The invisible US Hispanic/Latino HIV crisis: Addressing gaps in the national response
"In his February 5,2019, State of the Union Address, President Trump promised to reinforce national efforts to end the US HIV/AIDS epidemic by 2030. However, the national public health agenda has neglected the accelerating HIV/AIDS crisis in Hispanic/Latino communities. Progress in the fight against HIV is re?ected in aggregate data for the United States, but data released by the Centers for Disease Control and Prevention (CDC) raise alarming concerns about widening, yet largely unrecognized, HIV infection disparities among Hispanics/Latinos."
So begins a peer-reviewed commentary published today (Nov. 14) in the American Journal of Public Health and principally authored by Professor Vincent Guilamo-Ramos of the NYU Silver School of Social Work.
Appearing on the approach to Worlds AIDS Day on Dec. 1, the article notes that the federal government is seeking to put an end to HIV transmission in the US in little more than a decade. But, it states, while the number of estimated annual new HIV infections in the United States has declined overall by 6% since 2010, it has increased among Hispanic/Latino populations by 14% or more.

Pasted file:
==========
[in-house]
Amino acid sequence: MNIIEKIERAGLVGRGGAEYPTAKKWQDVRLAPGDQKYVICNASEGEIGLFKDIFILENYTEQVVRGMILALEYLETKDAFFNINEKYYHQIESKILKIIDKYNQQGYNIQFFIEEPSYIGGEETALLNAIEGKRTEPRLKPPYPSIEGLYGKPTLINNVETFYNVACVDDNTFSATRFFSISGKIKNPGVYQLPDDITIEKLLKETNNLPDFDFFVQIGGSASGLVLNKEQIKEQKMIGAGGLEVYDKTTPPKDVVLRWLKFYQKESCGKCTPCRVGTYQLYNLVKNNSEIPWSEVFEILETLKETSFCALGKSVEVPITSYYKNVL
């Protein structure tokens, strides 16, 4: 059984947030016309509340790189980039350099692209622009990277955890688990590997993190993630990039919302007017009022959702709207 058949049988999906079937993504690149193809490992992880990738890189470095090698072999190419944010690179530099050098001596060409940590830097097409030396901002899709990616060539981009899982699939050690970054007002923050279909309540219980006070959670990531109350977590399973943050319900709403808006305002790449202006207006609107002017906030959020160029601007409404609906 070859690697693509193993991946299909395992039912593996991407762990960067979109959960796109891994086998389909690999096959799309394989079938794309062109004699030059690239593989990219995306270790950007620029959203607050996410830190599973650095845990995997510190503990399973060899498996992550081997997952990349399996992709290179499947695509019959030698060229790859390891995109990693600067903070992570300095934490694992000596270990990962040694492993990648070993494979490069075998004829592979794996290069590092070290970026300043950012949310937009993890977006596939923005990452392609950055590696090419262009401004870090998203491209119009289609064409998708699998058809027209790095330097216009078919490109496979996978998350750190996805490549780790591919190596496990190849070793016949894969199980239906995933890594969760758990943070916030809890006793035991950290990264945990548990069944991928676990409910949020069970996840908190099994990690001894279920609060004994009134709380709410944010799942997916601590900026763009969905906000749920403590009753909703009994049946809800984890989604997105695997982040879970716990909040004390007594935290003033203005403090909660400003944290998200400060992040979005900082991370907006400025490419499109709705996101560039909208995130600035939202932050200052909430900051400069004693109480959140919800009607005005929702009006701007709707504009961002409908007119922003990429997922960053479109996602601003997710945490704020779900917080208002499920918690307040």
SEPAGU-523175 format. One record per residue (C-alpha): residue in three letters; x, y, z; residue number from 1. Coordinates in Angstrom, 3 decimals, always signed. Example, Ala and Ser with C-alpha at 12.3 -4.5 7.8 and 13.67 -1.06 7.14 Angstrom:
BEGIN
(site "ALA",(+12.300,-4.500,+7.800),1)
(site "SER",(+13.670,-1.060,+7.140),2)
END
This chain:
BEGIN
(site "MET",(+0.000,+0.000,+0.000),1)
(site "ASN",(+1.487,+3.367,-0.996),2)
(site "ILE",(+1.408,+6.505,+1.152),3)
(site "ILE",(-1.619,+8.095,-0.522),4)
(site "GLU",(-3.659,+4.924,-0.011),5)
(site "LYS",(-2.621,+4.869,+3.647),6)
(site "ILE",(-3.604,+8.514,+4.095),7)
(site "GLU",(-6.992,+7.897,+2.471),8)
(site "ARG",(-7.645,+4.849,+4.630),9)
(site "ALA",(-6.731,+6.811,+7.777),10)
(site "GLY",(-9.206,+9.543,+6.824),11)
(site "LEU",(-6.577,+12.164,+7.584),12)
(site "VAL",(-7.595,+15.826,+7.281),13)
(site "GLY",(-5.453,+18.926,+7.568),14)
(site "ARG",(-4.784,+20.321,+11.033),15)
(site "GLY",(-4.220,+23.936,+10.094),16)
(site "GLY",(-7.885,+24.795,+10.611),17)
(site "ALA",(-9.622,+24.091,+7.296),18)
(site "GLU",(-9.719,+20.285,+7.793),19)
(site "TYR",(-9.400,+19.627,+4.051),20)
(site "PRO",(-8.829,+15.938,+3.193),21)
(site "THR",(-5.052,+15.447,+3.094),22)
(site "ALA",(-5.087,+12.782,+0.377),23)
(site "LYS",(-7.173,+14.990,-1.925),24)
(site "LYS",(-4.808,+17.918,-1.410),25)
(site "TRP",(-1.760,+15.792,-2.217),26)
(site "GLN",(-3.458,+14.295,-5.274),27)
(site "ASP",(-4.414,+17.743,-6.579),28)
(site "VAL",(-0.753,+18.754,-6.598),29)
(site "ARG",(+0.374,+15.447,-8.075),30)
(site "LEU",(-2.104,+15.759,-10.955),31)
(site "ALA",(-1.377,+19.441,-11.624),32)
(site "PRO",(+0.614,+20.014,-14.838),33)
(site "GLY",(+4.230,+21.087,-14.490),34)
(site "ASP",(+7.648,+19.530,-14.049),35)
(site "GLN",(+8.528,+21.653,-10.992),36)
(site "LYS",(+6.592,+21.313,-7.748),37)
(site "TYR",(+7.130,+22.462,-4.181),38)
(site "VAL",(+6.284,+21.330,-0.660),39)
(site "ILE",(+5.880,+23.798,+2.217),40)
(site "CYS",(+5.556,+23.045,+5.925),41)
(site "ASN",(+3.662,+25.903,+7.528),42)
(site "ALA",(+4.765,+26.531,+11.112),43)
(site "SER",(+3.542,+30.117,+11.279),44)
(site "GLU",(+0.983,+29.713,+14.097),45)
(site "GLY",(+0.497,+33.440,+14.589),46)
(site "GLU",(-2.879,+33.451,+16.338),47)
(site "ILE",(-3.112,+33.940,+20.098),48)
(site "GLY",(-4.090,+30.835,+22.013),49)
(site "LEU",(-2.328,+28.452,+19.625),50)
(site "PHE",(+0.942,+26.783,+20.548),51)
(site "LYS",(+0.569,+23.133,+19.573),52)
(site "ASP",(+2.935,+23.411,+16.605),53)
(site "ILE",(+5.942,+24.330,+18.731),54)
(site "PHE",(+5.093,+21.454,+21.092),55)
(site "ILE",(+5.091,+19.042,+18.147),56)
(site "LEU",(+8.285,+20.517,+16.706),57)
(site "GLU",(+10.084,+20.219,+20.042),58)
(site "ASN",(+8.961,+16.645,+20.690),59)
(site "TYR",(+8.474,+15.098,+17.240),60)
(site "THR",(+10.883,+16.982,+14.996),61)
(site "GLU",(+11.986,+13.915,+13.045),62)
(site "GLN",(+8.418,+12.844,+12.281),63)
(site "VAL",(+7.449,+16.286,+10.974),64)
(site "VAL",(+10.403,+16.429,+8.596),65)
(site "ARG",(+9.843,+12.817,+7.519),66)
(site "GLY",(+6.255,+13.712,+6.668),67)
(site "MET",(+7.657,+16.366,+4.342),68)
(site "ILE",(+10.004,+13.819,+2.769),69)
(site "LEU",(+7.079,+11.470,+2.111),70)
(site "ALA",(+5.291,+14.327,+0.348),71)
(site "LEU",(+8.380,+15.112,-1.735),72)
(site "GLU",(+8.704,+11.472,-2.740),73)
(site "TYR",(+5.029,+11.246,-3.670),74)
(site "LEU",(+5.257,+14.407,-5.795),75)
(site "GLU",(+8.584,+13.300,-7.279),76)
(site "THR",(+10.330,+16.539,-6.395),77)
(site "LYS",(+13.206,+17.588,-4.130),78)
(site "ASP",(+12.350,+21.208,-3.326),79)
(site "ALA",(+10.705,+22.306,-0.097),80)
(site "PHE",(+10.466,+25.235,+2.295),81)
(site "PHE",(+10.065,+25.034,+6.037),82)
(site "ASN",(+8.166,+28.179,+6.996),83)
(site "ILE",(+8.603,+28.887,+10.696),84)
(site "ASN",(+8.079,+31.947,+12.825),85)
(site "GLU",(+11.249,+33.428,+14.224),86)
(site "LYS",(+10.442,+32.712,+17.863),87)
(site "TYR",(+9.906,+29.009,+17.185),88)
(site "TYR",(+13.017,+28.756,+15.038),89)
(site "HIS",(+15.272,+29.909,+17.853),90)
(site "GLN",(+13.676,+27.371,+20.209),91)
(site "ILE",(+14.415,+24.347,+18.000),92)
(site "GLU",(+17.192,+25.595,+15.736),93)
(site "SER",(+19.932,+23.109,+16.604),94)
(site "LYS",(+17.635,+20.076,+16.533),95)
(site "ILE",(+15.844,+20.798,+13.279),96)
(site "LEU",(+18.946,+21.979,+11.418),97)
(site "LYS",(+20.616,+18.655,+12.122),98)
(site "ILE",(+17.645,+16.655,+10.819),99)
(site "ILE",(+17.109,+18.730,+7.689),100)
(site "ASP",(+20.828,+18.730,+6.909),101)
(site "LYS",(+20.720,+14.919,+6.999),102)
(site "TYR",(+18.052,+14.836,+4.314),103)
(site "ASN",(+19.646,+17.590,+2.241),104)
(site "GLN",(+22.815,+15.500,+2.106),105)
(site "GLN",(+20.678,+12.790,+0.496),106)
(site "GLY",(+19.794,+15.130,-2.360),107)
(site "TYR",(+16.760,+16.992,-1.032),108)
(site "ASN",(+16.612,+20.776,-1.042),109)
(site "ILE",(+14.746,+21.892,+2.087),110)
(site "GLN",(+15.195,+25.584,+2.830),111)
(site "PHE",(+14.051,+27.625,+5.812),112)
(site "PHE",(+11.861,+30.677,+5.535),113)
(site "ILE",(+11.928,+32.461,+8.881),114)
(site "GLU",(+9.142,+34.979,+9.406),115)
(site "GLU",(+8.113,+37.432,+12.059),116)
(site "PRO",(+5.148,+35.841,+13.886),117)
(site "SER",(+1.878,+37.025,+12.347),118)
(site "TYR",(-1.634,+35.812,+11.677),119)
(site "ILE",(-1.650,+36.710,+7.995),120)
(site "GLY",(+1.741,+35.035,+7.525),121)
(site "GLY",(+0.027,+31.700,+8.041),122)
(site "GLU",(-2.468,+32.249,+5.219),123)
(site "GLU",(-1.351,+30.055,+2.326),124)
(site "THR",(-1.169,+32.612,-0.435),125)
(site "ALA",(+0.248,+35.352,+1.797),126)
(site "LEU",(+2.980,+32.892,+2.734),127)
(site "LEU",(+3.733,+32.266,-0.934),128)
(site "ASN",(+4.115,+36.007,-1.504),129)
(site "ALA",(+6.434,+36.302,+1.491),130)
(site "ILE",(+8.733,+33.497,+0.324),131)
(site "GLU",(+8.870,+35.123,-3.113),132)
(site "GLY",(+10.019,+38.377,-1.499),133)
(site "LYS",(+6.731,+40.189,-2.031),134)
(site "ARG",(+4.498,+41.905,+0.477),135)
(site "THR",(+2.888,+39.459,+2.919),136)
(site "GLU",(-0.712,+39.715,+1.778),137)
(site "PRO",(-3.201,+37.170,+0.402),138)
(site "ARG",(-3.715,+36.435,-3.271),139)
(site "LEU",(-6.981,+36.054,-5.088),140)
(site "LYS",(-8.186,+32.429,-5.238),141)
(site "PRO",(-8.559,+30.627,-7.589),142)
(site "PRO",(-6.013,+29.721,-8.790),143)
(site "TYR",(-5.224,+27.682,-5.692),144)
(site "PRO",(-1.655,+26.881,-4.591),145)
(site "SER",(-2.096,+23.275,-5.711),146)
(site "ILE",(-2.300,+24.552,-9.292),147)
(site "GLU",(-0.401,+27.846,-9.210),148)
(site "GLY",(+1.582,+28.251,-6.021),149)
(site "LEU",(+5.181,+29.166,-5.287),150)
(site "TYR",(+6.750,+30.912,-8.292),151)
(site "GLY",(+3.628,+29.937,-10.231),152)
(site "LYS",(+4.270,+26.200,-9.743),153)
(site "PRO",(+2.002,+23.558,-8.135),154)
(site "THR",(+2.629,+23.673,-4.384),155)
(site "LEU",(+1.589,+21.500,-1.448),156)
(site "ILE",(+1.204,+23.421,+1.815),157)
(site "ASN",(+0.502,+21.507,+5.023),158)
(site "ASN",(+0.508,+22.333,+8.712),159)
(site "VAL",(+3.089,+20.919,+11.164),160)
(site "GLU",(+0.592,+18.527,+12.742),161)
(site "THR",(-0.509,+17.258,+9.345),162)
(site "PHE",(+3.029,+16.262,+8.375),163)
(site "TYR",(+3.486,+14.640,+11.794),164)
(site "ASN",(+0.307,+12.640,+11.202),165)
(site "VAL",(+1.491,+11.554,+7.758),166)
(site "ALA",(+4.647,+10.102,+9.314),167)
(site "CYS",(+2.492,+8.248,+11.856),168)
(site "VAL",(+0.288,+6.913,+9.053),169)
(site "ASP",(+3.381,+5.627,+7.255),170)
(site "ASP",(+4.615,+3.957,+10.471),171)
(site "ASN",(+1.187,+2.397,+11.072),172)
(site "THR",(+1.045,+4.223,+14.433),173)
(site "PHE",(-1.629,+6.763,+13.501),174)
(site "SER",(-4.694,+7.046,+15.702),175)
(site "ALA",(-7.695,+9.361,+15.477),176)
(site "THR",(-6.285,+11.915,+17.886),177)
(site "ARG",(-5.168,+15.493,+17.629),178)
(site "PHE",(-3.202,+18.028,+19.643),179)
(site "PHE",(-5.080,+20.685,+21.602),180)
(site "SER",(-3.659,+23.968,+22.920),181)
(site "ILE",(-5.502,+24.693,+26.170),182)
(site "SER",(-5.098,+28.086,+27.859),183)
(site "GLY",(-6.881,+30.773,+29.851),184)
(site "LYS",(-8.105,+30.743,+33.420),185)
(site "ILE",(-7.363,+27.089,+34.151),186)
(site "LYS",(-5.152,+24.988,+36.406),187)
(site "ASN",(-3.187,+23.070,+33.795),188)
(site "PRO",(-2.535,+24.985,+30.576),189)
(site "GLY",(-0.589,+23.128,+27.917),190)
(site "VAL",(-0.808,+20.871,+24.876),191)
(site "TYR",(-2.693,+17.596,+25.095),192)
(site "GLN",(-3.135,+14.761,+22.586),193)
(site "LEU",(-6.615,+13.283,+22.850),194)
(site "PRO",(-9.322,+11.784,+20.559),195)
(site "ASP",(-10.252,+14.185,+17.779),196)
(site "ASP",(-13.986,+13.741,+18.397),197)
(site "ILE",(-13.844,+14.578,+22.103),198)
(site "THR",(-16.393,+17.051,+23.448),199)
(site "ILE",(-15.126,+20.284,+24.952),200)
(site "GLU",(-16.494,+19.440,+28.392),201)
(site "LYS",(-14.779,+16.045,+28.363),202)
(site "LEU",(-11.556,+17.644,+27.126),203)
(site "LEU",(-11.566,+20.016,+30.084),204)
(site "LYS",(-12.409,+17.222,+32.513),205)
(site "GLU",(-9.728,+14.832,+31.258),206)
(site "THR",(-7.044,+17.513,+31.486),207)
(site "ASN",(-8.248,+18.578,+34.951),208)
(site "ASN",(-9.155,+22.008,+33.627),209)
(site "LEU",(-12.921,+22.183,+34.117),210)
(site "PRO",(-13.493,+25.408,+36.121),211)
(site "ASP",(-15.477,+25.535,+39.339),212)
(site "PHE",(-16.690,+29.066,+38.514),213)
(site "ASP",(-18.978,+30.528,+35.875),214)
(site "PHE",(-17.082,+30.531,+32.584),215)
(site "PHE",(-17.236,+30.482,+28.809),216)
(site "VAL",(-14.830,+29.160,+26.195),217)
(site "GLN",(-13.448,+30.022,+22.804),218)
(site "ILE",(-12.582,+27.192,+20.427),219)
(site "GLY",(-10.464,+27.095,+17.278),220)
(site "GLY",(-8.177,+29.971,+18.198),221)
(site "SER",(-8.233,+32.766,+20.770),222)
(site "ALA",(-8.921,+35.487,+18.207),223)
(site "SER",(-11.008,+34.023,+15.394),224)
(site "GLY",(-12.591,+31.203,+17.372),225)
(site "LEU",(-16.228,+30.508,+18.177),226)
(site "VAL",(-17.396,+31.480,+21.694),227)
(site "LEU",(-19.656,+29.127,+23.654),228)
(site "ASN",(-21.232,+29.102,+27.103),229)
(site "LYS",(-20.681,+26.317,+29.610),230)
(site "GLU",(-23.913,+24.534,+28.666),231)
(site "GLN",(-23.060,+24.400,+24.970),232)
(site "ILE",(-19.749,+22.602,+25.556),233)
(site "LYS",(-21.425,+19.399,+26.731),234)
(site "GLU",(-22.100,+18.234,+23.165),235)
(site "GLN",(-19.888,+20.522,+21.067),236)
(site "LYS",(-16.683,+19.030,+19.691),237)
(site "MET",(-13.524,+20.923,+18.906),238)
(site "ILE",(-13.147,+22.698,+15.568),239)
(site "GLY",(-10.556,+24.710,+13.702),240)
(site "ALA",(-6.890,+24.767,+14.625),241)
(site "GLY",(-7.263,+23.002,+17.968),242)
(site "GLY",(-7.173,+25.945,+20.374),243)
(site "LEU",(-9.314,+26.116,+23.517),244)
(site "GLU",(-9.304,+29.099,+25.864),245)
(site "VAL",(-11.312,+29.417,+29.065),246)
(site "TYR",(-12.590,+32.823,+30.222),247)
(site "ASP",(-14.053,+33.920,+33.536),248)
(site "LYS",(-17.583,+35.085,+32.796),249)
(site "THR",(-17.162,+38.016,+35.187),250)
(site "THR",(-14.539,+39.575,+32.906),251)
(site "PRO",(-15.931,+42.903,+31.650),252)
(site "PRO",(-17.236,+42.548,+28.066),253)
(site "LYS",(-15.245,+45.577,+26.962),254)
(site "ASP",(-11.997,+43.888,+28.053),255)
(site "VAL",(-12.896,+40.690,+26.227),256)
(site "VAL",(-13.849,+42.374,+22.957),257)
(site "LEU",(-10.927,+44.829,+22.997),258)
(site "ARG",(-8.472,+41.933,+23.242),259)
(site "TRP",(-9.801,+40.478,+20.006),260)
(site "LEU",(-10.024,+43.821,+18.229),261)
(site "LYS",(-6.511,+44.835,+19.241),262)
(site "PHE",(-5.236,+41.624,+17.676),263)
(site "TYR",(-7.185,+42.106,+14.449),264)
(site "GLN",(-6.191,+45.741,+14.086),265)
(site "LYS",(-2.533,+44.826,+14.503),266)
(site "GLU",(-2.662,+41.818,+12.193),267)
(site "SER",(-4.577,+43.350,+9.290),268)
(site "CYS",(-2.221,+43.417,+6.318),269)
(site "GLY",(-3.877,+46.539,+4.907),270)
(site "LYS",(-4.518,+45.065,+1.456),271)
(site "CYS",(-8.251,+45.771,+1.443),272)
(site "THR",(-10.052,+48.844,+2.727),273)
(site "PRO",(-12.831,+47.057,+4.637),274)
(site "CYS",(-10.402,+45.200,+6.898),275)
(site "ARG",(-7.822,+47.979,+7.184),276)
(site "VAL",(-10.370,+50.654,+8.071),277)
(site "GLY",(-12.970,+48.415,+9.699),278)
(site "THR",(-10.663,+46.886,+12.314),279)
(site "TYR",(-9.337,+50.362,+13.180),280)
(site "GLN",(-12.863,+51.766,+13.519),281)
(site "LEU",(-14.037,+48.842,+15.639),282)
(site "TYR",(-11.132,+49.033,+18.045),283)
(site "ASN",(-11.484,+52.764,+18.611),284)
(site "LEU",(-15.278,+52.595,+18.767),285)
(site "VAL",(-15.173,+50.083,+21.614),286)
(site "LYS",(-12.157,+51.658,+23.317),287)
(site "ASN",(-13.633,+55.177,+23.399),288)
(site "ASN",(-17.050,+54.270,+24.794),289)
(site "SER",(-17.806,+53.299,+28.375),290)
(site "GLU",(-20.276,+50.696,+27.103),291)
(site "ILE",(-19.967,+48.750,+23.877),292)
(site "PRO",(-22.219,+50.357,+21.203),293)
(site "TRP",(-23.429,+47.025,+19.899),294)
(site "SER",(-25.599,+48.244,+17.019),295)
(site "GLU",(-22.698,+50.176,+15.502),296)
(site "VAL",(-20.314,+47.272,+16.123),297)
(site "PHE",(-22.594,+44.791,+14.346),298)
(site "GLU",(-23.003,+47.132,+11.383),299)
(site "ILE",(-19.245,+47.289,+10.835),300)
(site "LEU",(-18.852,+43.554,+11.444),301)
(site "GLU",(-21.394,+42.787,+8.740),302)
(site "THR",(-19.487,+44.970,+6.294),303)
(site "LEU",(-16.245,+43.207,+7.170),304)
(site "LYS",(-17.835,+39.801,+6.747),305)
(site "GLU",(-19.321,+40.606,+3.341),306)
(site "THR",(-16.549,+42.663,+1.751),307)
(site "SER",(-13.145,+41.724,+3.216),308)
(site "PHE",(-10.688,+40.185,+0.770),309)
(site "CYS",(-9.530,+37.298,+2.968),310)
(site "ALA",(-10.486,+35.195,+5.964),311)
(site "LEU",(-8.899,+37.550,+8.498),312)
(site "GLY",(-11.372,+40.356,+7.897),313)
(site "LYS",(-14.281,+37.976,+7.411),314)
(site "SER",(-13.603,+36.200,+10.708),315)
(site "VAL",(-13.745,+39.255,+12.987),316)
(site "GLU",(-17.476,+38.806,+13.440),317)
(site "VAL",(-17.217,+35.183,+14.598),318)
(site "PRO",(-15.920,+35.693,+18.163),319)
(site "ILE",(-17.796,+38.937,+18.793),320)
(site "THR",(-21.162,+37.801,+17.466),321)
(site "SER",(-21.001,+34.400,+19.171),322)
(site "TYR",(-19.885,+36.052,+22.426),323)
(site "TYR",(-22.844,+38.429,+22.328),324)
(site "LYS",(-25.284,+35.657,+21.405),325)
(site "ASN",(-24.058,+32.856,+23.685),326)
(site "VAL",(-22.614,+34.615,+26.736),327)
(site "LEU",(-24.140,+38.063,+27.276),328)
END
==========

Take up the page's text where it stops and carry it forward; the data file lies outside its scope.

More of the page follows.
The alarming trend is best understood by considering the specific Hispanic/Latino populations most heavily affected by HIV/AIDS, such as Hispanic/Latino gay and bisexual men 25 to 34 years old, who experienced the largest increase in estimated annual new HIV infections of all groups reflected in Centers for Disease Control and Prevention surveillance data.
In this piece, Dr. Guilamo-Ramos draws from his research in Latinx communities to identify underlying drivers of increasing new HIV infections among Hispanics/Latinos most at risk, discusses current national efforts to fight HIV across the demographic, and underscores gaps in the national response.
Consideration of these underlying drivers of increased HIV incidence among Hispanics/Latinos is warranted to achieve the administration's 2030 HIV/AIDS goals, writes Guilamo-Ramos—with specifically focused investment in: (1) HIV stigma reduction in Hispanic/Latino communities, (2) the availability and accessibility of HIV treatment of HIV-positive Hispanics/Latinos, (3) the development of behavioral interventions tailored to Hispanic/Latino populations, and (4) the engagement of Hispanic/Latino community leaders.